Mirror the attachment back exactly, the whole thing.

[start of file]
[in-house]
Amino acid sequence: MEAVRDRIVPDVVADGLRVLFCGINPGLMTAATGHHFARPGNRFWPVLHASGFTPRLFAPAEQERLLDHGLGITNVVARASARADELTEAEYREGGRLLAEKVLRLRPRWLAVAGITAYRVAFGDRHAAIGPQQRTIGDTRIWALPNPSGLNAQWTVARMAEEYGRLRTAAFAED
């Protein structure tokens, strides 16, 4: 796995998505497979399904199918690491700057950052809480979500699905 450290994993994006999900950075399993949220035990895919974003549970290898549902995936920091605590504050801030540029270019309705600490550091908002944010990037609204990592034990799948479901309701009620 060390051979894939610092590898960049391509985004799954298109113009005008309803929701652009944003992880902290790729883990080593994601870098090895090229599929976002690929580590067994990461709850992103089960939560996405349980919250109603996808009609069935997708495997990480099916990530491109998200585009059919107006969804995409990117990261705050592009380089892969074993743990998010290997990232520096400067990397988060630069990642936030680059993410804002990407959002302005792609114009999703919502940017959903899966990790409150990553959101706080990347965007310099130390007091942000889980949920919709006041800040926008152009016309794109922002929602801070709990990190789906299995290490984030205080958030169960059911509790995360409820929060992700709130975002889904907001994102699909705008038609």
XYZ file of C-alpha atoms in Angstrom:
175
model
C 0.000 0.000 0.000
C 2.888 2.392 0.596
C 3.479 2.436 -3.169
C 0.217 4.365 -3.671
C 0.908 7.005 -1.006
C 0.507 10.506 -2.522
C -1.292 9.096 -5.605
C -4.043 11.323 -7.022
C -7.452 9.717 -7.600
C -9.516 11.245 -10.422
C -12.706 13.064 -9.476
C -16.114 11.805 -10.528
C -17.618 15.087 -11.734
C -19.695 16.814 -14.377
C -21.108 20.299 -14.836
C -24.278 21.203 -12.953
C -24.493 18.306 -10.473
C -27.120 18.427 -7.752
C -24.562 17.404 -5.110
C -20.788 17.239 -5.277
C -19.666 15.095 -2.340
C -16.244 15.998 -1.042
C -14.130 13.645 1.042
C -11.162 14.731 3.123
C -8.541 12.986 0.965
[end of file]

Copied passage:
[in-house]
Amino acid sequence: MEAVRDRIVPDVVADGLRVLFCGINPGLMTAATGHHFARPGNRFWPVLHASGFTPRLFAPAEQERLLDHGLGITNVVARASARADELTEAEYREGGRLLAEKVLRLRPRWLAVAGITAYRVAFGDRHAAIGPQQRTIGDTRIWALPNPSGLNAQWTVARMAEEYGRLRTAAFAED
């Protein structure tokens, strides 16, 4: 796995998505497979399904199918690491700057950052809480979500699905 450290994993994006999900950075399993949220035990895919974003549970290898549902995936920091605590504050801030540029270019309705600490550091908002944010990037609204990592034990799948479901309701009620 060390051979894939610092590898960049391509985004799954298109113009005008309803929701652009944003992880902290790729883990080593994601870098090895090229599929976002690929580590067994990461709850992103089960939560996405349980919250109603996808009609069935997708495997990480099916990530491109998200585009059919107006969804995409990117990261705050592009380089892969074993743990998010290997990232520096400067990397988060630069990642936030680059993410804002990407959002302005792609114009999703919502940017959903899966990790409150990553959101706080990347965007310099130390007091942000889980949920919709006041800040926008152009016309794109922002929602801070709990990190789906299995290490984030205080958030169960059911509790995360409820929060992700709130975002889904907001994102699909705008038609």
XYZ file of C-alpha atoms in Angstrom:
175
model
C 0.000 0.000 0.000
C 2.888 2.392 0.596
C 3.479 2.436 -3.169
C 0.217 4.365 -3.671
C 0.908 7.005 -1.006
C 0.507 10.506 -2.522
C -1.292 9.096 -5.605
C -4.043 11.323 -7.022
C -7.452 9.717 -7.600
C -9.516 11.245 -10.422
C -12.706 13.064 -9.476
C -16.114 11.805 -10.528
C -17.618 15.087 -11.734
C -19.695 16.814 -14.377
C -21.108 20.299 -14.836
C -24.278 21.203 -12.953
C -24.493 18.306 -10.473
C -27.120 18.427 -7.752
C -24.562 17.404 -5.110
C -20.788 17.239 -5.277
C -19.666 15.095 -2.340
C -16.244 15.998 -1.042
C -14.130 13.645 1.042
C -11.162 14.731 3.123
C -8.541 12.986 0.965